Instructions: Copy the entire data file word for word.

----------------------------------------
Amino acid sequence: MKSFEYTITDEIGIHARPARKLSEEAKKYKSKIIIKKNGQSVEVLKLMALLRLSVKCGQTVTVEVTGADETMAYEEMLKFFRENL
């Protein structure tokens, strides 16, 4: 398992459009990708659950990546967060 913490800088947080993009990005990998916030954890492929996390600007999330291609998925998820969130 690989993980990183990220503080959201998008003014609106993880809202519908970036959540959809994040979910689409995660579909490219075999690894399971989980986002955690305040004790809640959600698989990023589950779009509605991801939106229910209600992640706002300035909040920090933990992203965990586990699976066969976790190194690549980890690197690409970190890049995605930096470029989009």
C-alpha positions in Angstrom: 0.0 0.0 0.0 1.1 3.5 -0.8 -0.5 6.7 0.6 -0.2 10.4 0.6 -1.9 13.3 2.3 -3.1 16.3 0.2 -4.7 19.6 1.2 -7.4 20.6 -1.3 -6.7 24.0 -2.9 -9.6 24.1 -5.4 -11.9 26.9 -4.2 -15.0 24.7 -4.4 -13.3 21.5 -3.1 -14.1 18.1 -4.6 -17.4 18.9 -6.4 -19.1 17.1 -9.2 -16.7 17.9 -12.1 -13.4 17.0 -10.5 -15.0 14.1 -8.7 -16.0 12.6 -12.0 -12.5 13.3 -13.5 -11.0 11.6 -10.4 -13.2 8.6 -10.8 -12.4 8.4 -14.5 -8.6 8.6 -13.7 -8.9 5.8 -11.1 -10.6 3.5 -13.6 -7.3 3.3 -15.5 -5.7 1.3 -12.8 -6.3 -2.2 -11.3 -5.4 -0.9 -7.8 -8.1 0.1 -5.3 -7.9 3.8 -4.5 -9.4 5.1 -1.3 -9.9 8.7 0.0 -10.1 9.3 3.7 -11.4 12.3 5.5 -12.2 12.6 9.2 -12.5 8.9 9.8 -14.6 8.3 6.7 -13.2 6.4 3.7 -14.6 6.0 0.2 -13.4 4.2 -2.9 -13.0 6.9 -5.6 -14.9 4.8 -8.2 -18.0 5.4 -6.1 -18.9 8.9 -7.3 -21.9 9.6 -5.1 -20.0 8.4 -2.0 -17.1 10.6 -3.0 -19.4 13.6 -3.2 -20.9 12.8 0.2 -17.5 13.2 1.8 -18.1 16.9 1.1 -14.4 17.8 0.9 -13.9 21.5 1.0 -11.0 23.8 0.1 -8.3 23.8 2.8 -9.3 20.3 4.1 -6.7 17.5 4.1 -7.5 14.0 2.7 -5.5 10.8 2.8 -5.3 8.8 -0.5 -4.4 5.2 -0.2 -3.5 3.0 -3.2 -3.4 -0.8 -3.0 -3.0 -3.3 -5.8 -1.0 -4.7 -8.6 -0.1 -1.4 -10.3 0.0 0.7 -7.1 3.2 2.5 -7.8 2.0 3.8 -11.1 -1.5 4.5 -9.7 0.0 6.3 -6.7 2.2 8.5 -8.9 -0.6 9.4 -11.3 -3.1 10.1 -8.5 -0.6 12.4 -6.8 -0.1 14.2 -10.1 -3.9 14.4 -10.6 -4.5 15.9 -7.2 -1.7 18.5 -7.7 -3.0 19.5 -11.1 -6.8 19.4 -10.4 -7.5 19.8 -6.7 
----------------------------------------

Amino acid sequence: MKSFEYTITDEIGIHARPARKLSEEAKKYKSKIIIKKNGQSVEVLKLMALLRLSVKCGQTVTVEVTGADETMAYEEMLKFFRENL
């Protein structure tokens, strides 16, 4: 398992459009990708659950990546967060 913490800088947080993009990005990998916030954890492929996390600007999330291609998925998820969130 690989993980990183990220503080959201998008003014609106993880809202519908970036959540959809994040979910689409995660579909490219075999690894399971989980986002955690305040004790809640959600698989990023589950779009509605991801939106229910209600992640706002300035909040920090933990992203965990586990699976066969976790190194690549980890690197690409970190890049995605930096470029989009």
C-alpha positions in Angstrom: 0.0 0.0 0.0 1.1 3.5 -0.8 -0.5 6.7 0.6 -0.2 10.4 0.6 -1.9 13.3 2.3 -3.1 16.3 0.2 -4.7 19.6 1.2 -7.4 20.6 -1.3 -6.7 24.0 -2.9 -9.6 24.1 -5.4 -11.9 26.9 -4.2 -15.0 24.7 -4.4 -13.3 21.5 -3.1 -14.1 18.1 -4.6 -17.4 18.9 -6.4 -19.1 17.1 -9.2 -16.7 17.9 -12.1 -13.4 17.0 -10.5 -15.0 14.1 -8.7 -16.0 12.6 -12.0 -12.5 13.3 -13.5 -11.0 11.6 -10.4 -13.2 8.6 -10.8 -12.4 8.4 -14.5 -8.6 8.6 -13.7 -8.9 5.8 -11.1 -10.6 3.5 -13.6 -7.3 3.3 -15.5 -5.7 1.3 -12.8 -6.3 -2.2 -11.3 -5.4 -0.9 -7.8 -8.1 0.1 -5.3 -7.9 3.8 -4.5 -9.4 5.1 -1.3 -9.9 8.7 0.0 -10.1 9.3 3.7 -11.4 12.3 5.5 -12.2 12.6 9.2 -12.5 8.9 9.8 -14.6 8.3 6.7 -13.2 6.4 3.7 -14.6 6.0 0.2 -13.4 4.2 -2.9 -13.0 6.9 -5.6 -14.9 4.8 -8.2 -18.0 5.4 -6.1 -18.9 8.9 -7.3 -21.9 9.6 -5.1 -20.0 8.4 -2.0 -17.1 10.6 -3.0 -19.4 13.6 -3.2 -20.9 12.8 0.2 -17.5 13.2 1.8 -18.1 16.9 1.1 -14.4 17.8 0.9 -13.9 21.5 1.0 -11.0 23.8 0.1 -8.3 23.8 2.8 -9.3 20.3 4.1 -6.7 17.5 4.1 -7.5 14.0 2.7 -5.5 10.8 2.8 -5.3 8.8 -0.5 -4.4 5.2 -0.2 -3.5 3.0 -3.2 -3.4 -0.8 -3.0 -3.0 -3.3 -5.8 -1.0 -4.7 -8.6 -0.1 -1.4 -10.3 0.0 0.7 -7.1 3.2 2.5 -7.8 2.0 3.8 -11.1 -1.5 4.5 -9.7 0.0 6.3 -6.7 2.2 8.5 -8.9 -0.6 9.4 -11.3 -3.1 10.1 -8.5 -0.6 12.4 -6.8 -0.1 14.2 -10.1 -3.9 14.4 -10.6 -4.5 15.9 -7.2 -1.7 18.5 -7.7 -3.0 19.5 -11.1 -6.8 19.4 -10.4 -7.5 19.8 -6.7 